The peaceful double treatment room

Key features of Le Spa include: Continue reading

Chronicling California’s Storied Baseball History, “California at Bat” Opens July 29 at The California Museum

 

The exhibition includes more than 200 rarely-seen artifacts from Jackie Robinson, Joe DiMaggio, Ted Williams, Willie Mays, Sandy Koufax & others revealing California’s legacy in America’s game

The California Museum announced, “California at Bat: America’s Pastime in the Golden State” will open on Sun., July 29, 2018. The all-new exhibit chronicles California’s baseball history from the Gold Rush to present, revealing its legacy of all-stars and the contributions of female, African American and other players who broke barriers to broaden its enduring appeal. Featuring more than 200 rarely-seen artifacts, highlights include uniforms, equipment and ephemera from Jackie Robinson, Joe DiMaggio, Ted Williams, Willie Mays, Sandy Koufax and others, along with objects from Pacific Coast League teams and from Edmonds Field, home of the Sacramento Solons until 1960.

California Museum-DiMaggioBrothers

Two of the brothers DiMaggio, Joe, left, of the New York Yankees, and Dominic, right, of the Boston Red Sox, get together with Boston’s star outfielder Ted Williams here, before meeting at Yankee Stadium in the New Yorker’s first home game of 1942.

We are thrilled to present ‘California at Bat,'” said California Museum Executive Director Amanda Meeker. “Although the major leagues didn’t arrive until the 1950s, Californians have enjoyed baseball for 160 years. This exhibit offers an unprecedented opportunity to view artifacts representing the sweep of California baseball from 19th-century town ball to the legends of baseball’s Golden Age and the heroes of the modern era.

Curated by the California Museum, “California at Bat” was developed in collaboration with Stephen Wong, author of three Smithsonian Books, including “Game Worn: Baseball Treasures from the Game’s Greatest Heroes and Moments” (2016). A renowned baseball historian and collector, Wong contributed expertise and more than 80 artifacts from his personal collection illustrating many of baseball’s most famous players. Highlights include:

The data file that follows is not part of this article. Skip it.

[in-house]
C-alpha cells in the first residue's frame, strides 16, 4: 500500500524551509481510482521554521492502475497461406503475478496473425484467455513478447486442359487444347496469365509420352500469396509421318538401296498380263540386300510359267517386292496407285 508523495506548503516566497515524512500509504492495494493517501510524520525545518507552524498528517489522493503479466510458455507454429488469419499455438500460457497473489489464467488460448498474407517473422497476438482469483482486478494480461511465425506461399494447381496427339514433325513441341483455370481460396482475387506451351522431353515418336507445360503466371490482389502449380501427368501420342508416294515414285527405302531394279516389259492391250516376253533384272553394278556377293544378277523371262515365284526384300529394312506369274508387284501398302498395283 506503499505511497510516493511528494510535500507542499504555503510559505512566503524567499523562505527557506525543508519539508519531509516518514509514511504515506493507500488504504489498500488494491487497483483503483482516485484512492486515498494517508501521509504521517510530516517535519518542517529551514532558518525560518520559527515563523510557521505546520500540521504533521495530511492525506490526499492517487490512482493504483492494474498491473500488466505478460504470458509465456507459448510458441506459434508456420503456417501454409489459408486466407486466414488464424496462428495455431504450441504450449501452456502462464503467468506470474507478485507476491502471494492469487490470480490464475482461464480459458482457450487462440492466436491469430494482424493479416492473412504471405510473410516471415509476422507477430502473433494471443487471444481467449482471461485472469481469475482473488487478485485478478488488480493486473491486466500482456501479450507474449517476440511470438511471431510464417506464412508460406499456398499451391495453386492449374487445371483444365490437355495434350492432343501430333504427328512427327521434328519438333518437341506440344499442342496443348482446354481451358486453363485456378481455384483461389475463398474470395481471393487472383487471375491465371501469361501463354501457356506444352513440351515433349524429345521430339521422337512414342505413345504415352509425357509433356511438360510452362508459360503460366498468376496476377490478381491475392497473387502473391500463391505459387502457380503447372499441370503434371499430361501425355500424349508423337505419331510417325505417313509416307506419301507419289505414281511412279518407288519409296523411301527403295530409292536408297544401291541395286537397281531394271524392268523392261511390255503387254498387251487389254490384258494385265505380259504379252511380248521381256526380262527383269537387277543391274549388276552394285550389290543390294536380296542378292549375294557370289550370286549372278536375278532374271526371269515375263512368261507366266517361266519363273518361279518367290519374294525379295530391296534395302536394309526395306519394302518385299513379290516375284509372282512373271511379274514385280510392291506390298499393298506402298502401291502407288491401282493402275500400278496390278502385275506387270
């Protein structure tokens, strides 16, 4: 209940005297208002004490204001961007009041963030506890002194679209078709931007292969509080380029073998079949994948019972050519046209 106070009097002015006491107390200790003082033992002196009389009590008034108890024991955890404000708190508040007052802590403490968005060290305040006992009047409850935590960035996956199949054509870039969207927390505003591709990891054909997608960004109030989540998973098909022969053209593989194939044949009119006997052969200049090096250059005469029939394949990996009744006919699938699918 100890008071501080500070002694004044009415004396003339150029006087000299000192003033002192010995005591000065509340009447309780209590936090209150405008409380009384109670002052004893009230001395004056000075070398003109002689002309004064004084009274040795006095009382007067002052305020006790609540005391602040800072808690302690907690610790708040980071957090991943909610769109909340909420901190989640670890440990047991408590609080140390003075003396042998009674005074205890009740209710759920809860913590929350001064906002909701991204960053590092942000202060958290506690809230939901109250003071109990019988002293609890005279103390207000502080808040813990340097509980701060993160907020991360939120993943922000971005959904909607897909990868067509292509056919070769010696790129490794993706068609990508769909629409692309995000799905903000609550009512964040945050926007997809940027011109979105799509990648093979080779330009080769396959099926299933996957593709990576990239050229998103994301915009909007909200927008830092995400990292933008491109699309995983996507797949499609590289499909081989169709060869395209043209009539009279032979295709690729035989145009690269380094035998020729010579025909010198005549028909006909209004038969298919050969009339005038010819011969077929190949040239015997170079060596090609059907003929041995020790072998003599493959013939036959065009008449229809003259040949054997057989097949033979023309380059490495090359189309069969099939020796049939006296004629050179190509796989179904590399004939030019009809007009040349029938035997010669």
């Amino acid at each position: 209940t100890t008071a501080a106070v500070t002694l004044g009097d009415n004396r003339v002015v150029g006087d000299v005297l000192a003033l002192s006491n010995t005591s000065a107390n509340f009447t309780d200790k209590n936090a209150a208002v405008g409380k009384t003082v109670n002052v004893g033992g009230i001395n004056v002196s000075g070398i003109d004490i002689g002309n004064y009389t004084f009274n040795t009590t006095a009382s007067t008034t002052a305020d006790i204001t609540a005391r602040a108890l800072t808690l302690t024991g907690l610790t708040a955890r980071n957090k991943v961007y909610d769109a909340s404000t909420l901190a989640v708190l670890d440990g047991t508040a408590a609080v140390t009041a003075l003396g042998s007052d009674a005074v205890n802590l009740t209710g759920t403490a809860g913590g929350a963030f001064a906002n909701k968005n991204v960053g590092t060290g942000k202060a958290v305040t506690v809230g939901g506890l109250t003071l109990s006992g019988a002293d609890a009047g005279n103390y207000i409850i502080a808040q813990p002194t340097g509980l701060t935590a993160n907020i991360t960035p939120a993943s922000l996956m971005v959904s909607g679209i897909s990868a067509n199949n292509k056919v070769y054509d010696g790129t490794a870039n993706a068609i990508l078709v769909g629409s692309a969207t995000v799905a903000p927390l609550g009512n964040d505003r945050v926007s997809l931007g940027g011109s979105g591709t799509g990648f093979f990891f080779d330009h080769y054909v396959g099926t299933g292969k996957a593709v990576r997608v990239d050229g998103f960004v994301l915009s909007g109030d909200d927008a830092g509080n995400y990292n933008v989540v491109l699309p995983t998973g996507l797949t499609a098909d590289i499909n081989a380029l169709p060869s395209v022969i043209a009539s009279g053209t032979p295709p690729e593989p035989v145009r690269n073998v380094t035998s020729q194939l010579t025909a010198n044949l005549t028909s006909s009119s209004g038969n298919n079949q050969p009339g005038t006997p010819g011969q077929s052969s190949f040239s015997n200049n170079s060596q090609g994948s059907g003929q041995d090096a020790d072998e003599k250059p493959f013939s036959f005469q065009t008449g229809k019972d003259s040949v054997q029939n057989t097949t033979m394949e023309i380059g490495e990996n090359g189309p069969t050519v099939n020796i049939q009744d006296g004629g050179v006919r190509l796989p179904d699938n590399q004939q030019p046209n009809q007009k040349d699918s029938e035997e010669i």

• New York Yankees rookie uniform game worn by Joe DiMaggio (1914-2000) in 1936, the only season of he wore number 9. Born and raised in the San Francisco Bay Area, DiMaggio is best known for his 56-game hitting streak in 1941, a standing record in 2018.
  • Boston Red Sox home uniform game worn by Ted Williams (1918-2002) in 1950, the season his career nearly ended after breaking his arm in the All-Star game. The San Diego native was the last player to bat over .400 in a season (.406 in 1941).
  • San Francisco Giants home jersey game worn by Willie Mays (b. 1931) in 1965, the season he led the NL with 52 home runs and won his second NL MVP Award. Considered the game’s greatest all-around player, Mays has lived in California since moving with the Giants in 1958.
  • Los Angeles Dodgers road jersey game worn by Sandy Koufax (b. 1935) in 1966, the last year of his MLB career and the year he won a third Cy Young Award. A resident of California since moving with the Dodgers in 1958, Koufax is also remembered for sitting out Game 1 of the 1965 World Series when it fell on Yom Kippur, and for pitching baseball’s eighth perfect game on Sept. 9, 1965.

“As a native Californian who is deeply passionate about baseball and the history of the game, I’m proud and honored to have been a part of ‘California at Bat,‘” said Wong. “I’m delighted to share my collection with members of the public in this extraordinary new installation revealing the state’s significant contributions to baseball. Continue reading

Queer Eye’s Jonathan Van Ness Will Join SMIRNOFF™ Vodka at the 2018 NYC Pride March